- Get a Secured Credit Card: Unsecured credit cards for bad credit tend to be a bad deal, offering little in the way of a loan at a hefty And since a credit card is the most accessible credit-building tool available to consumers, it’s best to simply open a secured credit card. Secured cards are unique in that they require users to place a refundable security deposit, the amount of which serves as their spending limit. This protects issuers from risk, which enables them to charge minimal fees and offer nearly guaranteed acceptance.
- Always Pay on Time Moving Forward: Payment history accounts for the lion’s share of your credit score, and every month provides a new opportunity to improve in this regard. Each month you pay your credit card bill by the due date covers up previous mistakes just a bit, gradually establishing a new track record of responsibility.The best part is you don’t even need to use your credit card to benefit. If you don’t make any purchases, you’ll still be credited as paying on time when the issuer reports account information to the major credit bureaus each month. So if you don’t trust yourself to spend responsibly, remove temptation by locking your card in a drawer.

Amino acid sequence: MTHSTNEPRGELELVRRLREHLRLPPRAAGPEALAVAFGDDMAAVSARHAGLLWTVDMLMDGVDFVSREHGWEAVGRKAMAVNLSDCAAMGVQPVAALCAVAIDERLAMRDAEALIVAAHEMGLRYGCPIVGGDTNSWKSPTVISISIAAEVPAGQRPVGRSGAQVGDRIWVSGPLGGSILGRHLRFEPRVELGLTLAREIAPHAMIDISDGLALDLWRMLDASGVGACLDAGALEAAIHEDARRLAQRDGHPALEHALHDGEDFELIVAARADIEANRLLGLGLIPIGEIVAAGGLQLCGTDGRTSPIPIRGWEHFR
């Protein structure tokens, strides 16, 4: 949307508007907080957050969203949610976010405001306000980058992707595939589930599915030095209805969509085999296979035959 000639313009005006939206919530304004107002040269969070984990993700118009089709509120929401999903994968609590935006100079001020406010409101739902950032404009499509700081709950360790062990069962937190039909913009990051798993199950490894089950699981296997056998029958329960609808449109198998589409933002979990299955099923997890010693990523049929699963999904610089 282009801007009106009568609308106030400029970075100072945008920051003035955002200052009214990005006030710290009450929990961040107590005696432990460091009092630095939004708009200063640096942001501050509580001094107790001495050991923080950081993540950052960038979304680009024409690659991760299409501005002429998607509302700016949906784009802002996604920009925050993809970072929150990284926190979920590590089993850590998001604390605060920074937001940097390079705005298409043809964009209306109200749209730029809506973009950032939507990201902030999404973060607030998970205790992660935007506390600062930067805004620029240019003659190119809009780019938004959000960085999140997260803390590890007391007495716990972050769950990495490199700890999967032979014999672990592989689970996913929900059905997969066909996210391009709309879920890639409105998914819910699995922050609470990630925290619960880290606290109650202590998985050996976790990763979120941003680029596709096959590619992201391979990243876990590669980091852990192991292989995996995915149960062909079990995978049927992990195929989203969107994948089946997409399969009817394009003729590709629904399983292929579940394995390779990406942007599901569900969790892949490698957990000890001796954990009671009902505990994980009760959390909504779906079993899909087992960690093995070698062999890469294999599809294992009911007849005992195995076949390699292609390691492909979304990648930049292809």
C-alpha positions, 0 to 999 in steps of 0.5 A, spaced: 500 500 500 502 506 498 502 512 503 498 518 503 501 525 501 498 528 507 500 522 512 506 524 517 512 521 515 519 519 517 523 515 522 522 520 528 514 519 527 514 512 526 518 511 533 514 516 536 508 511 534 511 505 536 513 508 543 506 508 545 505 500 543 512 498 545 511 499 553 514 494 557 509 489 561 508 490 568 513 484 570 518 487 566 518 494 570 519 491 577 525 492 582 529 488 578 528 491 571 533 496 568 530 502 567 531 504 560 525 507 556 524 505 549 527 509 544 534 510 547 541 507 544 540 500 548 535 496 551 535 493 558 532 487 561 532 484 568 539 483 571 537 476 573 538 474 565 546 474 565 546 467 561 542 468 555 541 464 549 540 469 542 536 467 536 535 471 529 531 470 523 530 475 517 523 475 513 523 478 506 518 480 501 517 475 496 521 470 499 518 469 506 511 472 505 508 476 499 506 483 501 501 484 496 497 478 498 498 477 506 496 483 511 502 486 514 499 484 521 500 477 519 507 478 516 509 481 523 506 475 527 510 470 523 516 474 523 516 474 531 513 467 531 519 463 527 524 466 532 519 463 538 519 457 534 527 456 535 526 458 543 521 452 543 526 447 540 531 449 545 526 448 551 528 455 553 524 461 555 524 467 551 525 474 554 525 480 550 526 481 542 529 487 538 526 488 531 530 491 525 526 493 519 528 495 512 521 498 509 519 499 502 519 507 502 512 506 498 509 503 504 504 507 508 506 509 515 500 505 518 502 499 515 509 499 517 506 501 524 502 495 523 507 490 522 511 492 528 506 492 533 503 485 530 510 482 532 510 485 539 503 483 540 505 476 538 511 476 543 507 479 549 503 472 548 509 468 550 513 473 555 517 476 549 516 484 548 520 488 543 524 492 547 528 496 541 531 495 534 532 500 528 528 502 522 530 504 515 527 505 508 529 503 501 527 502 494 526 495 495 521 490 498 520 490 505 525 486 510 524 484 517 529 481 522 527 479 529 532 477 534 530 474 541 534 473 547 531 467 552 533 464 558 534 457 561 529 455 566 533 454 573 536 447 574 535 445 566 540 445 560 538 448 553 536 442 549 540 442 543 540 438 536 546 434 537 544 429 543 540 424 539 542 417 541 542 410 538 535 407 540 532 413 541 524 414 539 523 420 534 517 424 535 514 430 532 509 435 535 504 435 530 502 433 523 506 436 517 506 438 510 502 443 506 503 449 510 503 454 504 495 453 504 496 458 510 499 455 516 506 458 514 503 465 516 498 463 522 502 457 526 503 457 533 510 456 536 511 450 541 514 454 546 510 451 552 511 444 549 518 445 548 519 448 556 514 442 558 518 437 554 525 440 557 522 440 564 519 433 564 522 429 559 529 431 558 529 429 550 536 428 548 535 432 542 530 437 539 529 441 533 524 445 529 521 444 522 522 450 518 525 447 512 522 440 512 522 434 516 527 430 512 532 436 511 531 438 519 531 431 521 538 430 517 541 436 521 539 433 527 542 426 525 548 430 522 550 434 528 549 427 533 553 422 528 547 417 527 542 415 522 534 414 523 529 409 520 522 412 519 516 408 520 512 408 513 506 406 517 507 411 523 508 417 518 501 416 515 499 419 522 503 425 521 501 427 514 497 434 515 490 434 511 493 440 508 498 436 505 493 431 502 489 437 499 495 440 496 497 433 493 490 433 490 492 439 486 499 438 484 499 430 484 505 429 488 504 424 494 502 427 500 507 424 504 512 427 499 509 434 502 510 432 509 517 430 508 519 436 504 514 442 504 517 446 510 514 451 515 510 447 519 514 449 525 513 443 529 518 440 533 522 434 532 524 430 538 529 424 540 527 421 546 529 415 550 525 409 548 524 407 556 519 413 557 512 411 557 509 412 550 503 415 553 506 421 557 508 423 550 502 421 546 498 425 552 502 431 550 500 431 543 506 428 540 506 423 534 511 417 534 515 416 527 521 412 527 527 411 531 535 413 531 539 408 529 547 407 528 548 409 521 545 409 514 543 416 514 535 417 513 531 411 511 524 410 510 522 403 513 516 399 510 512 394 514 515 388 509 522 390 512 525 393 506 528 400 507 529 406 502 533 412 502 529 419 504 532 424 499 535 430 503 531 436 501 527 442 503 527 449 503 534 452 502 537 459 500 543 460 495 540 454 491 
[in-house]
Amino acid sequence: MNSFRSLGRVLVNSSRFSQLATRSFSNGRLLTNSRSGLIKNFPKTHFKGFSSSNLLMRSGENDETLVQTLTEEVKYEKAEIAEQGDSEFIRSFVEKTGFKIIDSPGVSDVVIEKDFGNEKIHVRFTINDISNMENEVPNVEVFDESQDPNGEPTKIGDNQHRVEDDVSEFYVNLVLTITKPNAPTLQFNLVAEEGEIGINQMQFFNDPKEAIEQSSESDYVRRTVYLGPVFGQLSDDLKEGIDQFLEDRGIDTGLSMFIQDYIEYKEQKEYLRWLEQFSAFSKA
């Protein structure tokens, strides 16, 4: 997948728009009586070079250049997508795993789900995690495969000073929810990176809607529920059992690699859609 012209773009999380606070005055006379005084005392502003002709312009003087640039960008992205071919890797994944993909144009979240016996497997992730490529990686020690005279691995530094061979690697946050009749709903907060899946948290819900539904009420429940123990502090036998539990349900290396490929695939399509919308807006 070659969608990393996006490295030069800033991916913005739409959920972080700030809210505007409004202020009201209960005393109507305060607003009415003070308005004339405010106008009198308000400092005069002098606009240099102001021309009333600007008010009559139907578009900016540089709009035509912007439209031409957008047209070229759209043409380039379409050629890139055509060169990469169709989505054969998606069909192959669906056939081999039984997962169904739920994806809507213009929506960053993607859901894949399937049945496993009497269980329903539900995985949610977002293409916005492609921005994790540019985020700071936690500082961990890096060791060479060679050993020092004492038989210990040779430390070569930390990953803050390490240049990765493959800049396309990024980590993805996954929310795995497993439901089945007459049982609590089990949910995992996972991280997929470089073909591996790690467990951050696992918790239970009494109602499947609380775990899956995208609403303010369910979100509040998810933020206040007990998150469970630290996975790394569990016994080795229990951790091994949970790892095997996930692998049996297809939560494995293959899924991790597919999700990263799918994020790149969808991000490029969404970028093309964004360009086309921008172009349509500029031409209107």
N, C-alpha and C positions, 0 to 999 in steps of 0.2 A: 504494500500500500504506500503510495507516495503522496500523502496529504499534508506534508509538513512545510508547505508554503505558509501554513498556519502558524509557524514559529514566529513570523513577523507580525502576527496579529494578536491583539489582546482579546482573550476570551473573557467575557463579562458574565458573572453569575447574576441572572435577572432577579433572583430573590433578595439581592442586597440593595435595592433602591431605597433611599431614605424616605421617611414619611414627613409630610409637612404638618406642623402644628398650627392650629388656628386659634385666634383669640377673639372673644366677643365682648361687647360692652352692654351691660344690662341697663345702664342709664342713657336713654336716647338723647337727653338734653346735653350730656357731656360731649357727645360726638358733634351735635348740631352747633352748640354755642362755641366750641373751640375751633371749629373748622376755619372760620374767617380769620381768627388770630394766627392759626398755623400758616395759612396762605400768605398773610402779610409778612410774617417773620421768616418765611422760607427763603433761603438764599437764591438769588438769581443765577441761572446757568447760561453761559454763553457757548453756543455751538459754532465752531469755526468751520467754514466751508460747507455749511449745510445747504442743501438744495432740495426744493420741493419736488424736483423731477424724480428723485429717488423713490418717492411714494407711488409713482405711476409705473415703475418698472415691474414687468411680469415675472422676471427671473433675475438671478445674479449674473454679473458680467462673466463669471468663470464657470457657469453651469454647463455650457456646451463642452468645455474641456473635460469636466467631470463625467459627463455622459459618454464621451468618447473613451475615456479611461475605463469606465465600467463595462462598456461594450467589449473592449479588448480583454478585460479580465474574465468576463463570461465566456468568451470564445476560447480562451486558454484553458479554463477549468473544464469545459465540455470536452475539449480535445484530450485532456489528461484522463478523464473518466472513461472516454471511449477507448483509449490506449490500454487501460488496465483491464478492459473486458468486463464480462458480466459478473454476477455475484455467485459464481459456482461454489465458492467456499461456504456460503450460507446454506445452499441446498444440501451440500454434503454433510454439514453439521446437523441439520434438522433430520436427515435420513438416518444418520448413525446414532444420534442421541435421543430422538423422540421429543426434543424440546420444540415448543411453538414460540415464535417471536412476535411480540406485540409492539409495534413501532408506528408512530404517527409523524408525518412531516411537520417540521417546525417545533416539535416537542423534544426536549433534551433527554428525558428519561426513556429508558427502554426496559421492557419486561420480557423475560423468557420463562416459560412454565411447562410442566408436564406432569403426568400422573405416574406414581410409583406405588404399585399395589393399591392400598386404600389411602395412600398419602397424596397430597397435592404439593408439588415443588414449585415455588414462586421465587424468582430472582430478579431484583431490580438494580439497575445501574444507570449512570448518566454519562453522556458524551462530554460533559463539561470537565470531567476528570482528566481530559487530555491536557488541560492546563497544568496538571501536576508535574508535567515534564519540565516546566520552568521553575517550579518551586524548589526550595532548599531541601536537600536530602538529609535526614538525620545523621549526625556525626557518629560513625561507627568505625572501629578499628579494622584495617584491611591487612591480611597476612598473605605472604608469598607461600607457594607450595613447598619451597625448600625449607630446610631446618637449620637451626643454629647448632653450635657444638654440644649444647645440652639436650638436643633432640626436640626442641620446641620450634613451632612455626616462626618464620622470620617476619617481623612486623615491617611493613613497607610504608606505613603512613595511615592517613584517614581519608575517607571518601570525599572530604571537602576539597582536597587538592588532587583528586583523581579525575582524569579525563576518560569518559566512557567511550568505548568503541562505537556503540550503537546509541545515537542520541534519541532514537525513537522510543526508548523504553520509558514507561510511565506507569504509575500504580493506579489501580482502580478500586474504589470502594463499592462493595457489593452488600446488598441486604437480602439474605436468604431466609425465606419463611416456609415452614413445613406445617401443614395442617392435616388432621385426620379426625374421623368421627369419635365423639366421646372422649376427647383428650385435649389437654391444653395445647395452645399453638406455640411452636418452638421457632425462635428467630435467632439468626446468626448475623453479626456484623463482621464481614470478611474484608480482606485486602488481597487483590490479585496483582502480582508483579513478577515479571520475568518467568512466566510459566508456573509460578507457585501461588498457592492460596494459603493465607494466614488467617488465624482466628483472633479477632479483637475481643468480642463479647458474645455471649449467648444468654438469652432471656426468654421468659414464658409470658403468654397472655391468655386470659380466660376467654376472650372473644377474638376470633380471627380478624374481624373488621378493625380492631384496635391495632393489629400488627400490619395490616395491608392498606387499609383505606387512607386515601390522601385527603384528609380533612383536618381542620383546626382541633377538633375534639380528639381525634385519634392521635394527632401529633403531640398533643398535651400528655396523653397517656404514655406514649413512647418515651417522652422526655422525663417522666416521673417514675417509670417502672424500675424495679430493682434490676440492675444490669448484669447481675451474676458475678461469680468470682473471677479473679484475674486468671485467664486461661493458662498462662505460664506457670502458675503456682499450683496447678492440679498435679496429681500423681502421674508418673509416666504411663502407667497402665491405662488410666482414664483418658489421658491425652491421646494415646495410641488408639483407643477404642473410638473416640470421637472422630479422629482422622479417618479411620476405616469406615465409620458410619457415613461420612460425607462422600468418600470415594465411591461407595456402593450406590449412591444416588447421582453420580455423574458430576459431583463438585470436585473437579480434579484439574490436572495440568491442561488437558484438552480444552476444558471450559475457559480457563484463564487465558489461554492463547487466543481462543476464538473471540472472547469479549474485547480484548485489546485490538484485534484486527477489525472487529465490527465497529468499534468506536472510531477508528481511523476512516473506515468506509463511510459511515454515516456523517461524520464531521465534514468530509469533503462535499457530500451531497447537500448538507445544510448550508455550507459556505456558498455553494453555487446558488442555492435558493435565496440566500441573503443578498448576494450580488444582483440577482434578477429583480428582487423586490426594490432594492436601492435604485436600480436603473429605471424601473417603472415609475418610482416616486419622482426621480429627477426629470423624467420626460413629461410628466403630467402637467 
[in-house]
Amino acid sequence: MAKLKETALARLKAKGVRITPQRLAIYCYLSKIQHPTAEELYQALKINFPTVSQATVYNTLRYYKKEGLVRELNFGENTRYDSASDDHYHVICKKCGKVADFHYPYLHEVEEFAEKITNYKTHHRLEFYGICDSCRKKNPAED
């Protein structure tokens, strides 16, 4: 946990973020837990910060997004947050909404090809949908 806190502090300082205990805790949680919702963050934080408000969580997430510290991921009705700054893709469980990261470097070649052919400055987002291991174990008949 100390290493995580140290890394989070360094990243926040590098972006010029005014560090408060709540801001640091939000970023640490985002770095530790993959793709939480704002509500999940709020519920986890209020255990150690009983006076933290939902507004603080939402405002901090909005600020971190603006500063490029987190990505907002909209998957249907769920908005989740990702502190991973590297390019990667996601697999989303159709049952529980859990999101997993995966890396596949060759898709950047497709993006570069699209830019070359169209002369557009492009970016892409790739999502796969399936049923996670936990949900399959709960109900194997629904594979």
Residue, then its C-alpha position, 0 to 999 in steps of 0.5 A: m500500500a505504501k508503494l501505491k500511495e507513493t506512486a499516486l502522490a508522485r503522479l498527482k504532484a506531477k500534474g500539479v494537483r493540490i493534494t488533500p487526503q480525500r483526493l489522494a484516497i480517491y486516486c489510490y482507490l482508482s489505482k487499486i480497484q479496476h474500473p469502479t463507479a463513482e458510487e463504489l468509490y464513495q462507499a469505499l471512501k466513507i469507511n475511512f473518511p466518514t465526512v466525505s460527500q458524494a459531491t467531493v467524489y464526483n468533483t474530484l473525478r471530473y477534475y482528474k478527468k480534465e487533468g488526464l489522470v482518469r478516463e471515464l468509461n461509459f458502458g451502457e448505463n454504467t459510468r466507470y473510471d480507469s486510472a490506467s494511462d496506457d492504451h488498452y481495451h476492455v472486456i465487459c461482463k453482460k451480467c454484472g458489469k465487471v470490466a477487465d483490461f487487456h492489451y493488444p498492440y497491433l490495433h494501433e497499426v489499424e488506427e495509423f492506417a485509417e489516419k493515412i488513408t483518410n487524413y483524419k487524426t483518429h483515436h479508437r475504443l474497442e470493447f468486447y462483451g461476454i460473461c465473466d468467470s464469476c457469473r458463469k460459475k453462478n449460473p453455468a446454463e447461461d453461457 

- Add to Your Deposit Over Time: The more credit extended to you, the faster your credit score will rise. And since you have control over your credit line when using a secured card, you can expedite your credit building efforts by simply depositing more money. Don’t worry, you’ll get your deposit back, minus any outstanding balances and fees (if any), when you close your account.
- Build an Emergency Fund: Setting money aside for financial emergencies won’t itself improve your credit score, but it will insulate you from the types of unforeseen events that could completely derail your credit building efforts. In fact, it’s best to begin feeding an emergency fund before focusing on getting out of debt – if you have any.
At the end of the day, you also just have to wait. Negative records in your credit report cannot be removed. They will remain for 7-10 years, depending on the offense, and the only thing you can do about it is dilute these records with positive information, such as reports of on-time payments.